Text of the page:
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Bunraku


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Bunraku + The Warrior's Way + Ninja Assassin
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Product Details

  • Actors: Josh Hartnett, Woody Harrelson, GACKT, Kevin McKidd, Ron Perlman
  • Directors: Guy Moshe
  • Format: Multiple Formats, Color, Dolby, NTSC, Widescreen
  • Language: English
  • Region: Region 1 (U.S. and Canada only. Read more about DVD formats.)
  • Aspect Ratio: 2.35:1
  • Number of discs: 1
  • Rated: R (Restricted)
  • Studio: Arc Entertainment
  • DVD Release Date: November 1, 2011
  • Run Time: 124 minutes
  • Average Customer Review: 4.2 out of 5 stars  See all reviews (89 customer reviews)
  • ASIN: B005F96URI
  • Amazon Best Sellers Rank: #25,718 in Movies & TV (See Top 100 in Movies & TV)

Special Features

None.

Editorial Reviews

A mysterious drifter (Josh Hartnett) and a young Japanese Warrior Yoshi (Gackt) both arrive in a town that has been terrorized by outrageous and virulent criminals. Each is obsessed with his seperate mission, and guided by the wisdom of The Bartender (Woody Harrelson) at the Horseless Horseman Saloon, the two eventually join forces to bring down the corrupt and contemptuous reign of Nicola (Ron Perlman), the awesomely evil woodcutter and his lady Alexandra (Demi Moore), a femme fatale with a secret past.

Customer Reviews

This film is VERY stylistic.
John's Horror Corner
If you like weird action films and Scott Pilgrim type of movie, this one will blow you away.
The Movie Guy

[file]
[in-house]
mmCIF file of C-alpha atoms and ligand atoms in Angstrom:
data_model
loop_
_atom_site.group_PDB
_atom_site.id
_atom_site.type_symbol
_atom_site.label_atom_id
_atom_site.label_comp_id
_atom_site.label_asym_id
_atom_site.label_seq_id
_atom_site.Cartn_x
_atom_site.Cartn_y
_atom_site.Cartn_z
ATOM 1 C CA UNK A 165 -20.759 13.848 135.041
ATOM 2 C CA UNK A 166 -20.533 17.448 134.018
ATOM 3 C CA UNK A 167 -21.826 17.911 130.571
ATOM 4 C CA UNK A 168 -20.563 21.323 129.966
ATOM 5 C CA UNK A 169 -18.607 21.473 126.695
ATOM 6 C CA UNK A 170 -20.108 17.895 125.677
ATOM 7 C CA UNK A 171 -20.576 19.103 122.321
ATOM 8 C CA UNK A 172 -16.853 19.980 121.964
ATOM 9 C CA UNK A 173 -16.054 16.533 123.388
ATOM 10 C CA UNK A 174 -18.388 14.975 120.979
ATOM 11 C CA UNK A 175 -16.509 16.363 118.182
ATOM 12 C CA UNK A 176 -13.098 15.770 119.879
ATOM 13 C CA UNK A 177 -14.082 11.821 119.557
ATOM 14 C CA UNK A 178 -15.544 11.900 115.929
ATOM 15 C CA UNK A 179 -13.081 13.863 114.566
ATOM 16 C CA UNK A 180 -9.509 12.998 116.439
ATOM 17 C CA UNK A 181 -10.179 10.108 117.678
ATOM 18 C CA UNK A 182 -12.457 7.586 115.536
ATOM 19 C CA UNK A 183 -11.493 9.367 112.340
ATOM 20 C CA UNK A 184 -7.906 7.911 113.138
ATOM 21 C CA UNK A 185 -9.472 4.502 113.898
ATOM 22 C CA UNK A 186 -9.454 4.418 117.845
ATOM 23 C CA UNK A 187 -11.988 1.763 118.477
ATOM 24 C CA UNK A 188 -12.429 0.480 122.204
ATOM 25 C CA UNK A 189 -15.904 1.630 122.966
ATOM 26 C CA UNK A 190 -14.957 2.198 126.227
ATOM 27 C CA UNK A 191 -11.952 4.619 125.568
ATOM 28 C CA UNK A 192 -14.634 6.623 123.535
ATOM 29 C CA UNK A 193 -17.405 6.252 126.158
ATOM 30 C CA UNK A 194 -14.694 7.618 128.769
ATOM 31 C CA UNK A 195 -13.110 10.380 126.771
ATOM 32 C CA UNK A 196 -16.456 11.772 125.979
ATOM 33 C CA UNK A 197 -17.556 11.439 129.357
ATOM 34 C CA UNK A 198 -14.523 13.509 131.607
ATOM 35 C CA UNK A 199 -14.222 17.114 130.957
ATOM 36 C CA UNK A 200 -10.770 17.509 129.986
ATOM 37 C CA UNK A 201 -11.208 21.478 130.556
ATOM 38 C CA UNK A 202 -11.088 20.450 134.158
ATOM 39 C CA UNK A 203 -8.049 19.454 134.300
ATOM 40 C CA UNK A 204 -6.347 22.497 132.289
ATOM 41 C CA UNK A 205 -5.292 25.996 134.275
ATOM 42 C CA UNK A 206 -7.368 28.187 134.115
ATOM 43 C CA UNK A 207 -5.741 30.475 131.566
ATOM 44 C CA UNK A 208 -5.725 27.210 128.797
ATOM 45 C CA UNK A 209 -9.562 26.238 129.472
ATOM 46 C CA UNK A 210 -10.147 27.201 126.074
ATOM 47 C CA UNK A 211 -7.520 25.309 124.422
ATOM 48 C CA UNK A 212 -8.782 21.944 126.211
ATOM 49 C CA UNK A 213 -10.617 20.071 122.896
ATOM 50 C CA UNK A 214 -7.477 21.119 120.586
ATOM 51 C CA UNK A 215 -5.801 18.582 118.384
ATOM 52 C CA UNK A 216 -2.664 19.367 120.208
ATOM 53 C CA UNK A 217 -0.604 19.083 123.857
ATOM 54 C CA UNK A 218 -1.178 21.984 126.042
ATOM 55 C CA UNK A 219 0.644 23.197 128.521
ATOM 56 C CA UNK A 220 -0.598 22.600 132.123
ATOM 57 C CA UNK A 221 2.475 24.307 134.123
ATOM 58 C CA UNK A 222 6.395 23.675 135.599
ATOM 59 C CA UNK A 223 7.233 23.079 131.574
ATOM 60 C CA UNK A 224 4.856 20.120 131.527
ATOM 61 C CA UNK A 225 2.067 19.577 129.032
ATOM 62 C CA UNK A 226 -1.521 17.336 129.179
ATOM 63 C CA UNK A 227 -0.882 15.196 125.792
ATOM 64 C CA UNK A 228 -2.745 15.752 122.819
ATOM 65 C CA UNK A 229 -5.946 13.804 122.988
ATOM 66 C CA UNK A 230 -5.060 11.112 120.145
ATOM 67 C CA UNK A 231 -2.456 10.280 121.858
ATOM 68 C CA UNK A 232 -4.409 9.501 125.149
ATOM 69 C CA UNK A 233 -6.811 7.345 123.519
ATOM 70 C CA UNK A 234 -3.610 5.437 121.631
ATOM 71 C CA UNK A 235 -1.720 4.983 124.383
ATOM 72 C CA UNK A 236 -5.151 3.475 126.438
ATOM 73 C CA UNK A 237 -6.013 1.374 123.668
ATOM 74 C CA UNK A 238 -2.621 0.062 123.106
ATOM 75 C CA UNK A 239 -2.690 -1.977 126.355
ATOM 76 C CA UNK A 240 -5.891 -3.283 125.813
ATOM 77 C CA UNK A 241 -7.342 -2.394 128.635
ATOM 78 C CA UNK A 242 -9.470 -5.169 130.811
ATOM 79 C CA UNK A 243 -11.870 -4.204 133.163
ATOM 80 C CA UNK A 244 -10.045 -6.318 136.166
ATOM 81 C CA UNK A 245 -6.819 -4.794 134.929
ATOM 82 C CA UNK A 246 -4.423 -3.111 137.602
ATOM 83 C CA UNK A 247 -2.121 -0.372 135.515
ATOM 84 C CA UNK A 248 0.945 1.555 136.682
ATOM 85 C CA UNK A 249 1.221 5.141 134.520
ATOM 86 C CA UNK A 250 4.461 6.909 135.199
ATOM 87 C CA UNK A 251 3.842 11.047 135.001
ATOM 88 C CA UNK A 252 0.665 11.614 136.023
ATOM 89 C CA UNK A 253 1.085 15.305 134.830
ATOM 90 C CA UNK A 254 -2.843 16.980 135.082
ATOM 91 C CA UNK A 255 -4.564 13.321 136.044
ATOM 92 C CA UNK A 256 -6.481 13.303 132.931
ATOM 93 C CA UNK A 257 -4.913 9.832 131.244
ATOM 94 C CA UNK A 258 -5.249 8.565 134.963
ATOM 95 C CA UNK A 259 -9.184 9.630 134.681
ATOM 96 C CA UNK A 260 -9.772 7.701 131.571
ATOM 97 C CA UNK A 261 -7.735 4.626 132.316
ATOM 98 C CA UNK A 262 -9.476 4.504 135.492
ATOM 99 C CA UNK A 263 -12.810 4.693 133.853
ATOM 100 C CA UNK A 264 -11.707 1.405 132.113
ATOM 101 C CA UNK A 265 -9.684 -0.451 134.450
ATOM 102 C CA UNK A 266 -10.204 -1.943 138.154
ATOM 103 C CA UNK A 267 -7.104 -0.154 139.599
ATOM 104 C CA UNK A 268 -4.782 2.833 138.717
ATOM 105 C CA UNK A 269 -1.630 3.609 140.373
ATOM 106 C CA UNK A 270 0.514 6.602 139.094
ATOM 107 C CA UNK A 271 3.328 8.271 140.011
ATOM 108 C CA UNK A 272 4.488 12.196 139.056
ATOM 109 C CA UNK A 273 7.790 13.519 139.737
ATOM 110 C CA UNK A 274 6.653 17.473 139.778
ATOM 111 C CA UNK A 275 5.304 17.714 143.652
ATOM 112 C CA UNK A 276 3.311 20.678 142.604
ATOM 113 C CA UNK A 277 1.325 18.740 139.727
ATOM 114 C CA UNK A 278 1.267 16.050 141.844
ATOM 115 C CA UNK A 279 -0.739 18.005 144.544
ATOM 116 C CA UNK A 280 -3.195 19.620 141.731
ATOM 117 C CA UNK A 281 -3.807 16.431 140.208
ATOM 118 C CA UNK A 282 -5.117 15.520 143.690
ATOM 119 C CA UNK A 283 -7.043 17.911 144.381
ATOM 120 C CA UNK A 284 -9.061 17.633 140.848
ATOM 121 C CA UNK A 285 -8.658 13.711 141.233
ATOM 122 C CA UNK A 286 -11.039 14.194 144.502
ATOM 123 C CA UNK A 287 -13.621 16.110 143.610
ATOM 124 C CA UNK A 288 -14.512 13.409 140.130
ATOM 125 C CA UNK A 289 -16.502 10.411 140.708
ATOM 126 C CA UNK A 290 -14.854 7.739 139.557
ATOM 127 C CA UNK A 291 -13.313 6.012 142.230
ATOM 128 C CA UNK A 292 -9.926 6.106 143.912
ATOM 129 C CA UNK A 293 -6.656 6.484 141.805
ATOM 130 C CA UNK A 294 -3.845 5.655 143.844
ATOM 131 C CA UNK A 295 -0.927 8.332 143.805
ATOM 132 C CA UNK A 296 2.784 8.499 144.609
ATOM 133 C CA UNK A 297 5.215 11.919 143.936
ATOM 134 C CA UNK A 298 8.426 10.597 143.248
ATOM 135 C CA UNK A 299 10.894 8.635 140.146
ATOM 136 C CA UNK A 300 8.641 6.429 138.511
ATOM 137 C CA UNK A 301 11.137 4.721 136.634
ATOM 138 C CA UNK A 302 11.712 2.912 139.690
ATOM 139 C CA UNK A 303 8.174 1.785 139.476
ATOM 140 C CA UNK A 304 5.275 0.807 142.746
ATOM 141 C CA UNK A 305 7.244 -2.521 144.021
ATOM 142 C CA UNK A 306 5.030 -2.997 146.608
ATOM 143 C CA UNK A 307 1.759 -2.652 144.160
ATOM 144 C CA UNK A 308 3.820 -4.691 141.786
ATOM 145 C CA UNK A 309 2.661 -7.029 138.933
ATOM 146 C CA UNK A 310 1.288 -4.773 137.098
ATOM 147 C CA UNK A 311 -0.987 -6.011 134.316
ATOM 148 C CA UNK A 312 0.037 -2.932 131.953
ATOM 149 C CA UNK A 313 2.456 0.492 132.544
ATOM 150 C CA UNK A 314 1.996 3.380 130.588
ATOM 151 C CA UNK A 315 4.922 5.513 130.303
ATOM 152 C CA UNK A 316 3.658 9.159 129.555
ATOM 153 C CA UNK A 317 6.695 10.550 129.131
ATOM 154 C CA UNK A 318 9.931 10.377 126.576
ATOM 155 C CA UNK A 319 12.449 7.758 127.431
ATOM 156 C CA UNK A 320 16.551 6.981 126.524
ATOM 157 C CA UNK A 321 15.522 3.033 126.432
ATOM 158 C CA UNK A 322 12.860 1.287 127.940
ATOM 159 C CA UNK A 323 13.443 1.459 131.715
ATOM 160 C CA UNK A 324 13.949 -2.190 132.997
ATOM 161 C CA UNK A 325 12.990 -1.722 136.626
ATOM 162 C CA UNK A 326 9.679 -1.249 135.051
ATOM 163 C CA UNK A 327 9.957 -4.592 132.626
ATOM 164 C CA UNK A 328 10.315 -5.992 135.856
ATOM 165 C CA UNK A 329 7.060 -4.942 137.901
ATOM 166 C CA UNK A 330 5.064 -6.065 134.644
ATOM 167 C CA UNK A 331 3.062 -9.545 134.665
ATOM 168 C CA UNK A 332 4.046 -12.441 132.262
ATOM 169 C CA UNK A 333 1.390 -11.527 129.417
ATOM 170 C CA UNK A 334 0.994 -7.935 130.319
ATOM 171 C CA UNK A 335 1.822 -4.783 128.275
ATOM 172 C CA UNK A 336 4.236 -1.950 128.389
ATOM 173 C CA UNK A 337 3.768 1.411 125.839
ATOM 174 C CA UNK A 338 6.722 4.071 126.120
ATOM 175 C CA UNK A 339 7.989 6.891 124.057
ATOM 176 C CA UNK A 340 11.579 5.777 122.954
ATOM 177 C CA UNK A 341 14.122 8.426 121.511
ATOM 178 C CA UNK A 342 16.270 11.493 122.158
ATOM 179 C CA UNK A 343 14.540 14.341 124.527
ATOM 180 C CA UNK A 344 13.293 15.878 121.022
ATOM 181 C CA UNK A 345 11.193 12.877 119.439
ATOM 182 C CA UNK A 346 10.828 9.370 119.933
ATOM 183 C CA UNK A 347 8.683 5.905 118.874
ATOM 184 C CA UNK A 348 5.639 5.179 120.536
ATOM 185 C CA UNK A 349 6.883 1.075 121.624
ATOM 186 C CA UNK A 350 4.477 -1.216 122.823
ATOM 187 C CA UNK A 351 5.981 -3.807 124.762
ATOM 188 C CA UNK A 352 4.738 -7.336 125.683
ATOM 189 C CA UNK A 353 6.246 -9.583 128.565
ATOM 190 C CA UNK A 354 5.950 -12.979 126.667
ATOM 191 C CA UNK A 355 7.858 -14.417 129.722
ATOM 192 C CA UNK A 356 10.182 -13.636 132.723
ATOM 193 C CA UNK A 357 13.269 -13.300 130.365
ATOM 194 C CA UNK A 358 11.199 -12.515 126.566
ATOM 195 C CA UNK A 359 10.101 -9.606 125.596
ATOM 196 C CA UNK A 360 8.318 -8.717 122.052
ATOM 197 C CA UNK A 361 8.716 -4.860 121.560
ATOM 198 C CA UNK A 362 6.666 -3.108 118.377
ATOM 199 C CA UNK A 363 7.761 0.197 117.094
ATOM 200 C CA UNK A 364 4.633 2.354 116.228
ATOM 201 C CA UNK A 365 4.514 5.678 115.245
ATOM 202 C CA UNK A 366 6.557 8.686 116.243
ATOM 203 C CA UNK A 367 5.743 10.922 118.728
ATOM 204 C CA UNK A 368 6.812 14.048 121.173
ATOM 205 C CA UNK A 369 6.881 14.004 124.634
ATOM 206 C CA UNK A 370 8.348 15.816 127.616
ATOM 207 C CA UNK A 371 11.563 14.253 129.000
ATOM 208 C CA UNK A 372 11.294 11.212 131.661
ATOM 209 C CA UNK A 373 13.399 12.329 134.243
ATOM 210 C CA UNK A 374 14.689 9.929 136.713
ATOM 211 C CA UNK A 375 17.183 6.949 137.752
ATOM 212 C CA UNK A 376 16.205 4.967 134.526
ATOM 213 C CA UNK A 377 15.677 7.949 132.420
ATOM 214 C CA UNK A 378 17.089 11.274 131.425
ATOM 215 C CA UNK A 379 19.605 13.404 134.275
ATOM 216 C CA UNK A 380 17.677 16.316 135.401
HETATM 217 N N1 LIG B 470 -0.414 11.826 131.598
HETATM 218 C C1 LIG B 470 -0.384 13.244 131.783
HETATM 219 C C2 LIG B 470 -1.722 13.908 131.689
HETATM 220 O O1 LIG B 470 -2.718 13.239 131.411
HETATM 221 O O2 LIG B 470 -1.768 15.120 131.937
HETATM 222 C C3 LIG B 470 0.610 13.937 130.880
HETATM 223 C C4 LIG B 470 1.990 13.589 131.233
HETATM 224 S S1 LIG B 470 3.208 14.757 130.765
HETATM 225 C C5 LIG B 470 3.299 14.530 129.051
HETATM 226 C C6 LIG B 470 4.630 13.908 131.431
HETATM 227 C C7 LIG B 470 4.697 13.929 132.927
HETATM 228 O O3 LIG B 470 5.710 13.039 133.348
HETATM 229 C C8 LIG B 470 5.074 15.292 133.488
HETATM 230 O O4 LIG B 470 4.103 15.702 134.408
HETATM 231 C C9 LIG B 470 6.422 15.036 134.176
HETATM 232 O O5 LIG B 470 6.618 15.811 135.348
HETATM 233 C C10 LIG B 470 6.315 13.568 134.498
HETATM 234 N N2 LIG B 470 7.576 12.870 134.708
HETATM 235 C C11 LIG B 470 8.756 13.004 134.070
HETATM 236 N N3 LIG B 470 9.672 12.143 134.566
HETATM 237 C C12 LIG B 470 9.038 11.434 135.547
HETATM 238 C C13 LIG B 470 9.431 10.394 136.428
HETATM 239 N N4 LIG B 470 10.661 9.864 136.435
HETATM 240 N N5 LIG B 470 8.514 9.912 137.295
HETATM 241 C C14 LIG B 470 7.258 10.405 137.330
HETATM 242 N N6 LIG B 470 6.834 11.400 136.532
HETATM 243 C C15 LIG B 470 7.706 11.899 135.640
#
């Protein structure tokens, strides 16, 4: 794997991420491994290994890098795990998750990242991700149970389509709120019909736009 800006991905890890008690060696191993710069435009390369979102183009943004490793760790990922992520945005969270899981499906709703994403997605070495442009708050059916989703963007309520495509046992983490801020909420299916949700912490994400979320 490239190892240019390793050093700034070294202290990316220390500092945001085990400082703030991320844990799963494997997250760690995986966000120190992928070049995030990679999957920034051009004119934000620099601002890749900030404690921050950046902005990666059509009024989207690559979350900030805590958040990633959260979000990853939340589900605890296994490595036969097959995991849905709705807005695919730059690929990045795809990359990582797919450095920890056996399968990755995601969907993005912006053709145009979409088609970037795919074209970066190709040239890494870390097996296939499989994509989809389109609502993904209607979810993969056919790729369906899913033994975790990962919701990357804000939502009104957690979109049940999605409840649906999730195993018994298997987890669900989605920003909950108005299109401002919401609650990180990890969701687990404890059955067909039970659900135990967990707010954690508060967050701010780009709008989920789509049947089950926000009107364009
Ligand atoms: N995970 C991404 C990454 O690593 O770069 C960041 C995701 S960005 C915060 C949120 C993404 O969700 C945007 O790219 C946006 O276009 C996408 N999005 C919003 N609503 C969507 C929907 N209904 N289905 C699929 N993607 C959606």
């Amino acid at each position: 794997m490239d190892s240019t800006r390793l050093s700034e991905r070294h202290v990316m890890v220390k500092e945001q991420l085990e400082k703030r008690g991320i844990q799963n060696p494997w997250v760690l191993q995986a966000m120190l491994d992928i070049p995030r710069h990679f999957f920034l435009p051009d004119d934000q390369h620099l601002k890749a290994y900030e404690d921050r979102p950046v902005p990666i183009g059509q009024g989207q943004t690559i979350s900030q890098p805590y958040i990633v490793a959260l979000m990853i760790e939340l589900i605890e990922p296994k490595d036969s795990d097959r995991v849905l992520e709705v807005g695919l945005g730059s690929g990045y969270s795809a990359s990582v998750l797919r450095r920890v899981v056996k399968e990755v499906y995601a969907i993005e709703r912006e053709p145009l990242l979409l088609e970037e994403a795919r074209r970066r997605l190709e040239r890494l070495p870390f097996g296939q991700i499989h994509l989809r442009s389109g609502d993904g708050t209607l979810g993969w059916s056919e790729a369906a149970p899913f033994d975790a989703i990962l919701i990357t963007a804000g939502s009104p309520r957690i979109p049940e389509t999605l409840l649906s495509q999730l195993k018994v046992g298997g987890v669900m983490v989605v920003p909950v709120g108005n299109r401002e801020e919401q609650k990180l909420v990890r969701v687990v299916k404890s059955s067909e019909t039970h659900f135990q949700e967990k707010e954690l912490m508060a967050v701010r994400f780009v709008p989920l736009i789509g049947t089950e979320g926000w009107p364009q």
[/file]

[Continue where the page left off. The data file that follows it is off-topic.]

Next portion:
Fun story, great acting, cool action!
Alf Parkan

Most Helpful Customer Reviews

25 of 26 people found the following review helpful By John's Horror Corner on November 6, 2011
Format: DVD
This appears to be another take on genre-crossing in a genre-style movie. Previous examples include the wildly successful Sin City movies, popular western splices like The Good The Bad and The Weird and The Warrior's Way, and the stillborn Sucker Punch. But all these movies were well-advertised and wide theatrical releases (in Asia, at least, for The Good The Bad and The Weird). Should I approach this lack of advertising as a snake's rattle and keep my expectations low? When I stumbled across this I thought "This movie features Josh Hartnett, Demi Moore, Ron Perlman, Woody Harrelson and Kevin McKidd, and I had never heard of it or saw a trailer. How does that happen? Is this a weird little gem waiting to be discovered, or an utter Sucker Punch tragedy?"

The opening credits are cleverly presented during an animated story background. The style was much like that of Harry Potter and the Deathly Hallows Part One or Hellboy 2: The Golden Army. When moviemakers really care about a movie, they make an effort to have the opening credits "affect" the viewer somehow. Even if it's only music over a black screen, moods are set and pace is foreshadowed. I've commented on the great opening credits of The Good The Bad and The Weird, and that movie was awesome. This made for a promising start.

In this perhaps futuristic world guns have somehow been banned, making way for a resurgence in swordsmanship and a feudal yakuza-esque gang culture. A young, Doc Holidayish brawler (Hartnett) and a swordless samurai team up to exact their revenge against the ruthless king of the hill, "The Woodsman" (Perlman). To do so, they must kill their way through leagues of henchman and his nine right hand men, one of which is played by a sleek Kevin McKidd.

This film is VERY stylistic.
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17 of 19 people found the following review helpful By wiredweird HALL OF FAMETOP 500 REVIEWER on October 6, 2011
Format: DVD